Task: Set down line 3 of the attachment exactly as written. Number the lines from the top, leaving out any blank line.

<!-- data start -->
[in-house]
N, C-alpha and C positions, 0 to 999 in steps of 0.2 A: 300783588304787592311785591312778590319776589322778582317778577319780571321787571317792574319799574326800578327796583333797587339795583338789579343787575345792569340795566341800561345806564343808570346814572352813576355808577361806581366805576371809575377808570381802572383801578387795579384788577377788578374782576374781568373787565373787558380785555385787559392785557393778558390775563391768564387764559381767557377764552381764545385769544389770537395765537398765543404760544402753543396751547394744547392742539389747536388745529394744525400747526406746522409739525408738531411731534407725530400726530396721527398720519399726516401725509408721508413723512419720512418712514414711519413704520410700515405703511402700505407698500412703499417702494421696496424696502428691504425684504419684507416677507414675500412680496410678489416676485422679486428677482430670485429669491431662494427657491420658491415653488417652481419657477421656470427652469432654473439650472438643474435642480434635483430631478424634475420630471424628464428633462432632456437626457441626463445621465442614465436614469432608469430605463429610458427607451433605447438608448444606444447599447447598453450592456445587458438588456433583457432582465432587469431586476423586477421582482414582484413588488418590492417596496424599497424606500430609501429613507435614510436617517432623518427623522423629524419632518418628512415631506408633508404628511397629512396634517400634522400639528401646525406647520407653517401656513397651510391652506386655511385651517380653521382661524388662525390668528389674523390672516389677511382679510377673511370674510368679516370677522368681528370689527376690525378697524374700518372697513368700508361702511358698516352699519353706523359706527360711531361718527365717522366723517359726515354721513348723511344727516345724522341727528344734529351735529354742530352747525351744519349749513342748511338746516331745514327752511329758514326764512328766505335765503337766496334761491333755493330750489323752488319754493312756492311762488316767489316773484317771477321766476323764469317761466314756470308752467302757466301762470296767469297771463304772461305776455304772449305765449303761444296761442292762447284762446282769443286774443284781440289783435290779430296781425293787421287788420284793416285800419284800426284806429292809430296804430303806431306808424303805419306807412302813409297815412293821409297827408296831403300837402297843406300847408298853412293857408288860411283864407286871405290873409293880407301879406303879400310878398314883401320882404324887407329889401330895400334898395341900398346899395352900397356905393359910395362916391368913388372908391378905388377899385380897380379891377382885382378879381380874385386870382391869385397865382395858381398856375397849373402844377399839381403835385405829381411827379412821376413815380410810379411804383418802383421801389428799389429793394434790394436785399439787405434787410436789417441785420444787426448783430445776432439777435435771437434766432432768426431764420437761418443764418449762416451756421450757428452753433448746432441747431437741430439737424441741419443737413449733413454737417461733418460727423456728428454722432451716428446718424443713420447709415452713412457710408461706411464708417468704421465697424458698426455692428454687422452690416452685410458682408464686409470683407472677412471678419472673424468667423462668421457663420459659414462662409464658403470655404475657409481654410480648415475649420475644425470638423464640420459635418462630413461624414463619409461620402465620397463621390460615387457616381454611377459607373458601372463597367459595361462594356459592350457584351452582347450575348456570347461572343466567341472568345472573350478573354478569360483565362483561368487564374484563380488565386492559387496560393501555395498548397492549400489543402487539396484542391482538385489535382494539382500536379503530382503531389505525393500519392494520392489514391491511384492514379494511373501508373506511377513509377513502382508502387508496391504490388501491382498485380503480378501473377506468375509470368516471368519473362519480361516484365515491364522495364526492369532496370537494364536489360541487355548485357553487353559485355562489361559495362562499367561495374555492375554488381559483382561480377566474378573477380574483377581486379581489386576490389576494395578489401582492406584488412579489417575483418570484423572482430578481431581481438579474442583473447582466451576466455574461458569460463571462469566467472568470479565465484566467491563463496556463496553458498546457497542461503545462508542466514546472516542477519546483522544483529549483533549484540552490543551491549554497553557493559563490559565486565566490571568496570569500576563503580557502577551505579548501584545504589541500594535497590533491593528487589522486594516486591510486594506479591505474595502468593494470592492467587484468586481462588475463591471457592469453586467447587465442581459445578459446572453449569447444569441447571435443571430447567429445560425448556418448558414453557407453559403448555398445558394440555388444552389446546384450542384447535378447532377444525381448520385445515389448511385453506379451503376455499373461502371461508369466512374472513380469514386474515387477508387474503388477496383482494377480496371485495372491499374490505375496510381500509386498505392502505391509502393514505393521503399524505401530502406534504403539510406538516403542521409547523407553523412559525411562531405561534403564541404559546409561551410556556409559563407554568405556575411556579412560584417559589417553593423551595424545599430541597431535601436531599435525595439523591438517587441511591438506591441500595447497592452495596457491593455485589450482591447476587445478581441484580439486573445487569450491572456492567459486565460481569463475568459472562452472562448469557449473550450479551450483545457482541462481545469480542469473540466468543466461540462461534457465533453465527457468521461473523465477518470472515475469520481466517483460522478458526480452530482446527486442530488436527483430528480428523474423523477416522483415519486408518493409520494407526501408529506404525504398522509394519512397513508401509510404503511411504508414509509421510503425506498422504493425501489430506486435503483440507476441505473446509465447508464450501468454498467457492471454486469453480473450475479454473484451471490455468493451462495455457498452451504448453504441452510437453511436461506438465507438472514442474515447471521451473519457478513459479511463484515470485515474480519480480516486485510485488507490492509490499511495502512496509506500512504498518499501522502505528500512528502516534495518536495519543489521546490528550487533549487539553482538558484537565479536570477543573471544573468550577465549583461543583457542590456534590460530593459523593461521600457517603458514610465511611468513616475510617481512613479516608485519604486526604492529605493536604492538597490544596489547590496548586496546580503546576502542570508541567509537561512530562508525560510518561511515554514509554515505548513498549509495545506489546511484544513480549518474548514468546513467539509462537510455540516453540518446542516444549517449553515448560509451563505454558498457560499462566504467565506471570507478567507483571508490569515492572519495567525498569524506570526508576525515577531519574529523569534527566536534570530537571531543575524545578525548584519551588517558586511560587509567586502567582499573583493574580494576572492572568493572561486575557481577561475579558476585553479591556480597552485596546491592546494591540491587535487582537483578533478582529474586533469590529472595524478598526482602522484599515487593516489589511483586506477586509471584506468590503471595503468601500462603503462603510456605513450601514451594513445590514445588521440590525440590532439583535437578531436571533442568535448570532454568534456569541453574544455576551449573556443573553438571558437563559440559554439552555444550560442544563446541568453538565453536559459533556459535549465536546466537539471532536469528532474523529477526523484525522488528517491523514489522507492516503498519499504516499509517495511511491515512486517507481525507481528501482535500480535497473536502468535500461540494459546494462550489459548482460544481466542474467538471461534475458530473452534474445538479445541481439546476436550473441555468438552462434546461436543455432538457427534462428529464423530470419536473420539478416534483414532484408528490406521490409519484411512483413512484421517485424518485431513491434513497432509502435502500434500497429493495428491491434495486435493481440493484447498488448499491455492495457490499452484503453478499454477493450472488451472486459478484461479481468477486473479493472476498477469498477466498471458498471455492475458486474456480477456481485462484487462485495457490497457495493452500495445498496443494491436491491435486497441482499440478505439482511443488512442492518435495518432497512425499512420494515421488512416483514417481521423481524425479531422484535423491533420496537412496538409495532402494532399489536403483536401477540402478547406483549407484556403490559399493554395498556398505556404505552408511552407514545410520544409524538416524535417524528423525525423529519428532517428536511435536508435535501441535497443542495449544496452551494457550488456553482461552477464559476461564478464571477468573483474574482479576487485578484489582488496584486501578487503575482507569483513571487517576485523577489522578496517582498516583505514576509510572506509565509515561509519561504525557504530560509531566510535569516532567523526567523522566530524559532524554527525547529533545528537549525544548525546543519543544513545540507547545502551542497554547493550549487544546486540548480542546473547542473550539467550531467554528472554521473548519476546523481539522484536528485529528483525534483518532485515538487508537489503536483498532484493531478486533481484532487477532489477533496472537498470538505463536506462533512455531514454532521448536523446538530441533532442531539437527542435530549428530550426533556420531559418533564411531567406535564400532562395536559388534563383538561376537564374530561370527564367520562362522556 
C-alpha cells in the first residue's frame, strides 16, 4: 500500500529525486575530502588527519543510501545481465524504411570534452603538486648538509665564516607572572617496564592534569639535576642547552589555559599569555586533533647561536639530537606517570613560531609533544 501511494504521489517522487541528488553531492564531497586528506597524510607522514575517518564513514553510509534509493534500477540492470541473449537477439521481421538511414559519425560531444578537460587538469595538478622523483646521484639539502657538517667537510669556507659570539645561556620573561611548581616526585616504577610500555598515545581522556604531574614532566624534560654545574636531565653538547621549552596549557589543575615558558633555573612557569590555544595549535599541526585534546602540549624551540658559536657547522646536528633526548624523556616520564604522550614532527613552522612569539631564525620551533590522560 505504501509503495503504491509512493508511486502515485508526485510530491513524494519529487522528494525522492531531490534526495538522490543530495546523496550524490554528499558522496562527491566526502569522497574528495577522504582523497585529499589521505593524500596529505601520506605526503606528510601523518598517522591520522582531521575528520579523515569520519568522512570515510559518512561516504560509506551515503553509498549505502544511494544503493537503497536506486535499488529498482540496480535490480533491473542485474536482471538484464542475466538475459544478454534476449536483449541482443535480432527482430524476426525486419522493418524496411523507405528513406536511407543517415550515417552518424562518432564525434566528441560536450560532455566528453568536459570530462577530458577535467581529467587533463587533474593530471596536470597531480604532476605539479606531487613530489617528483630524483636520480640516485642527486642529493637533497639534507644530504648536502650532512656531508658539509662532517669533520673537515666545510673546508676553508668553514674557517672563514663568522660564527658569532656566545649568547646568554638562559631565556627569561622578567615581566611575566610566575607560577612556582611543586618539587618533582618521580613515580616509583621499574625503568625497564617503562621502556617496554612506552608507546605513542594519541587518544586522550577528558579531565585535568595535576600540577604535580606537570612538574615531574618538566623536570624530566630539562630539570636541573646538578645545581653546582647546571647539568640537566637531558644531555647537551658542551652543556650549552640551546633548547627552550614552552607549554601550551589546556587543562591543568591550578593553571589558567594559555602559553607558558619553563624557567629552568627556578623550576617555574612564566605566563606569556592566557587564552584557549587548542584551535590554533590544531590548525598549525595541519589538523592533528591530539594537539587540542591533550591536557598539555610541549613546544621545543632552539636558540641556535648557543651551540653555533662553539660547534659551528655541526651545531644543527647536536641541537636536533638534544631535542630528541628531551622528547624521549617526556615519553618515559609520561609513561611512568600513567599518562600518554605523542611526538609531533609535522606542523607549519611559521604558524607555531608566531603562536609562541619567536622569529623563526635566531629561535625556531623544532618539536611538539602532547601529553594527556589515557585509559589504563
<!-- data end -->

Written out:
C-alpha cells in the first residue's frame, strides 16, 4: 500500500529525486575530502588527519543510501545481465524504411570534452603538486648538509665564516607572572617496564592534569639535576642547552589555559599569555586533533647561536639530537606517570613560531609533544 501511494504521489517522487541528488553531492564531497586528506597524510607522514575517518564513514553510509534509493534500477540492470541473449537477439521481421538511414559519425560531444578537460587538469595538478622523483646521484639539502657538517667537510669556507659570539645561556620573561611548581616526585616504577610500555598515545581522556604531574614532566624534560654545574636531565653538547621549552596549557589543575615558558633555573612557569590555544595549535599541526585534546602540549624551540658559536657547522646536528633526548624523556616520564604522550614532527613552522612569539631564525620551533590522560 505504501509503495503504491509512493508511486502515485508526485510530491513524494519529487522528494525522492531531490534526495538522490543530495546523496550524490554528499558522496562527491566526502569522497574528495577522504582523497585529499589521505593524500596529505601520506605526503606528510601523518598517522591520522582531521575528520579523515569520519568522512570515510559518512561516504560509506551515503553509498549505502544511494544503493537503497536506486535499488529498482540496480535490480533491473542485474536482471538484464542475466538475459544478454534476449536483449541482443535480432527482430524476426525486419522493418524496411523507405528513406536511407543517415550515417552518424562518432564525434566528441560536450560532455566528453568536459570530462577530458577535467581529467587533463587533474593530471596536470597531480604532476605539479606531487613530489617528483630524483636520480640516485642527486642529493637533497639534507644530504648536502650532512656531508658539509662532517669533520673537515666545510673546508676553508668553514674557517672563514663568522660564527658569532656566545649568547646568554638562559631565556627569561622578567615581566611575566610566575607560577612556582611543586618539587618533582618521580613515580616509583621499574625503568625497564617503562621502556617496554612506552608507546605513542594519541587518544586522550577528558579531565585535568595535576600540577604535580606537570612538574615531574618538566623536570624530566630539562630539570636541573646538578645545581653546582647546571647539568640537566637531558644531555647537551658542551652543556650549552640551546633548547627552550614552552607549554601550551589546556587543562591543568591550578593553571589558567594559555602559553607558558619553563624557567629552568627556578623550576617555574612564566605566563606569556592566557587564552584557549587548542584551535590554533590544531590548525598549525595541519589538523592533528591530539594537539587540542591533550591536557598539555610541549613546544621545543632552539636558540641556535648557543651551540653555533662553539660547534659551528655541526651545531644543527647536536641541537636536533638534544631535542630528541628531551622528547624521549617526556615519553618515559609520561609513561611512568600513567599518562600518554605523542611526538609531533609535522606542523607549519611559521604558524607555531608566531603562536609562541619567536622569529623563526635566531629561535625556531623544532618539536611538539602532547601529553594527556589515557585509559589504563